Within each zone, a hierarchy of settlements was defined. The regional subcenter, Villa Tunari, was linked through communication and institutional networks to Cochabamba, the regional center. The concentration zone and the consolidation zone were divided into subzones, each with a designated center. The remaining established settlements were designated as local centers.

This hierarchy reflected such factors as population distribution, the location of commercial centers and the local offices of national sectoral agencies, and the construction of the proposed Cochabamba-Villa Tunari-Santa Cruz highway, which would span the consolidation zone. The role the small river-port settlements would play as points of exit for additional agricultural products was also considered.

On the basis of this hierarchy and the characteristics of each zone, packages of investment projects and programs for the colonies were prepared. (See Map 5.) These included projects in agricultural credit and industries, zonal markets and technology transfer, and road building, health, and electrification. Only projects that would have a positive internal rate of return without subsidies were included in the packages.

Road, health, electrification, zonal markets, and agro-industry projects were selected on the basis of varying community needs and scaled to each colony's size. Not every settlement was to get every type of facility or service, but the same design criteria would be used for all the installations of each type built.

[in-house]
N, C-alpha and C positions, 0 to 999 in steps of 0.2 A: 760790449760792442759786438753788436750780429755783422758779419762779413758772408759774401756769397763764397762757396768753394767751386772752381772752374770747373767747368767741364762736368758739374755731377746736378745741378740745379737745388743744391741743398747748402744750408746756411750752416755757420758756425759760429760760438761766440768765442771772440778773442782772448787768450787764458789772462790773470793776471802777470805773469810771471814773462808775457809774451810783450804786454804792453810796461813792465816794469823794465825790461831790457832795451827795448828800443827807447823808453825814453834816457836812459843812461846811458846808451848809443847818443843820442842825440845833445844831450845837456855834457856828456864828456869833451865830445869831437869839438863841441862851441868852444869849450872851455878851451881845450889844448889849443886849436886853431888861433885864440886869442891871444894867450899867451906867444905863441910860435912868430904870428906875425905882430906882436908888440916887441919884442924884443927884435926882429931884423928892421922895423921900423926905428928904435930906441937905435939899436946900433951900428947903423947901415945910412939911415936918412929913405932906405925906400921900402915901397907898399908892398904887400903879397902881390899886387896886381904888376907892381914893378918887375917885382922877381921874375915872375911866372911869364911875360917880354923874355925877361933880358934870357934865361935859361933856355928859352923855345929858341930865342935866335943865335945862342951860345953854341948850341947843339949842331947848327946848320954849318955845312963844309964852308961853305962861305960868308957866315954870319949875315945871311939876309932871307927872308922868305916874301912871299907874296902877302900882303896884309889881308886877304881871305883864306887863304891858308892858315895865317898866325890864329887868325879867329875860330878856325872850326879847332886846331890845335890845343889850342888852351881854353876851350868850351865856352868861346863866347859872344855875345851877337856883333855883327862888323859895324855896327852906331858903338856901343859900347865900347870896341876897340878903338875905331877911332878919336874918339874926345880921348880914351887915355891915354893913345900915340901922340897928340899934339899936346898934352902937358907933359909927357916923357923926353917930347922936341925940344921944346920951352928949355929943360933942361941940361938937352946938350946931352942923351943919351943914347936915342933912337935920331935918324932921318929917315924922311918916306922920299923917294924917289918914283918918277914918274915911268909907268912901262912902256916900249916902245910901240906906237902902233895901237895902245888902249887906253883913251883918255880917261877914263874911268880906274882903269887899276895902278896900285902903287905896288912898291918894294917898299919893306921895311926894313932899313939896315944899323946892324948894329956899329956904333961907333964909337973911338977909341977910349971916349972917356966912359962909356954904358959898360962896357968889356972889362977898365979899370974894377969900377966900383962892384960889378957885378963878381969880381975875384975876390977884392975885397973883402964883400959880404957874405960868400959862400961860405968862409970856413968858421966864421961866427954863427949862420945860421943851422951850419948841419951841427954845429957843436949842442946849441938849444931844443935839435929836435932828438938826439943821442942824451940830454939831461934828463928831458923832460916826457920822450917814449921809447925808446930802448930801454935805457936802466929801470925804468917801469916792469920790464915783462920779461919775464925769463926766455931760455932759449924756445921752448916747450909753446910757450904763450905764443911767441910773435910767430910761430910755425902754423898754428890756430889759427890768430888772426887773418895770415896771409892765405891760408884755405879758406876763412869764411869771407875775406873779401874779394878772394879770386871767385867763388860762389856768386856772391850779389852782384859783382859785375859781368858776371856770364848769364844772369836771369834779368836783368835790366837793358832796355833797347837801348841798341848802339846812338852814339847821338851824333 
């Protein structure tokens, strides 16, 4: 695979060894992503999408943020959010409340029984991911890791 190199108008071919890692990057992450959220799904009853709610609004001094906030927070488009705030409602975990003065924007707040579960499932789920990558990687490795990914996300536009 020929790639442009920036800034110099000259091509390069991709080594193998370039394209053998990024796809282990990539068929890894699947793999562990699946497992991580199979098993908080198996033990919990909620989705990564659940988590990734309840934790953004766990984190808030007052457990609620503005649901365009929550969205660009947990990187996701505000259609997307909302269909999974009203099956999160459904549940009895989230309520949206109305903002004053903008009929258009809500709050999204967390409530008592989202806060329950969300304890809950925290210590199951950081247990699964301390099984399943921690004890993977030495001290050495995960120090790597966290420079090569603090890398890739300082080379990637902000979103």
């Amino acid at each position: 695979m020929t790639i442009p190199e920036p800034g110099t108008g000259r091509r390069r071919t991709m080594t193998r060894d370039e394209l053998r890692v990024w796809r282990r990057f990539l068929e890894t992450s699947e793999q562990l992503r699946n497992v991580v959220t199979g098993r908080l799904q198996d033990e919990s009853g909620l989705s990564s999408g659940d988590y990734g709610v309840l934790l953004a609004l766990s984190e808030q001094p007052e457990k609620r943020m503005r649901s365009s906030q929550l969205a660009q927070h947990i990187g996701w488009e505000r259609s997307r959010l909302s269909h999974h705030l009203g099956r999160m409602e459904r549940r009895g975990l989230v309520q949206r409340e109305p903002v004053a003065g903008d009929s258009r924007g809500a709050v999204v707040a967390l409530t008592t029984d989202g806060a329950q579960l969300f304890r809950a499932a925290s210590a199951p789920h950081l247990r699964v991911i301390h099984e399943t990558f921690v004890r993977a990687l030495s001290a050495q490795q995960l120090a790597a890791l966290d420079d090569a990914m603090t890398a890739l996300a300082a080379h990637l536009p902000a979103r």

The type and number of agro-industries proposed did not reflect the area's theoretical potential, since dependence on farm-to-market roads and the primary road to Santa Cruz limited agro-industrial development. Moreover, since the road program would cost more to implement than the other programs, its implementation would not keep pace with expanded agricultural production. Accordingly, the study team concentrated initially on industries that selected and packaged local agricultural products. Food-processing industries were to be added only when the road system could handle the extra traffic they would generate. As specified in the initial project agreement, only activities that could be fully implemented within five to seven years were planned in detail.

The technology transfer and agricultural credit programs, which were more or less the same in all the colonies, were tied to existing institutions and the new settlement hierarchy. Farmers would have access to credit for the production of traditional crops (except coca) on small parcels and for cattle-fattening activities at one slaughterhouse in Villa-Tunari, With the agricultural inputs purchased on credit, they would be able to keep at least 50 percent more land (an additional of 6 to 7 hectares per family parcel) in continual production, and local agro-industries and increased access to the regional market would stabilize demand for this increased production. Credit-eligible projects were determined on the basis of the data used to prepare the map of agricultural zones and subzones (map 3), which included rainfall, soil depth, flooding potential, and slope restrictions.


Agricultural colonists selling products a Villa Tunari, at zonal market center in the Chapare Region. Similar marketing centers were recommended along the proposed Cochabamba-Villa Tunari-Santa Cruz highway.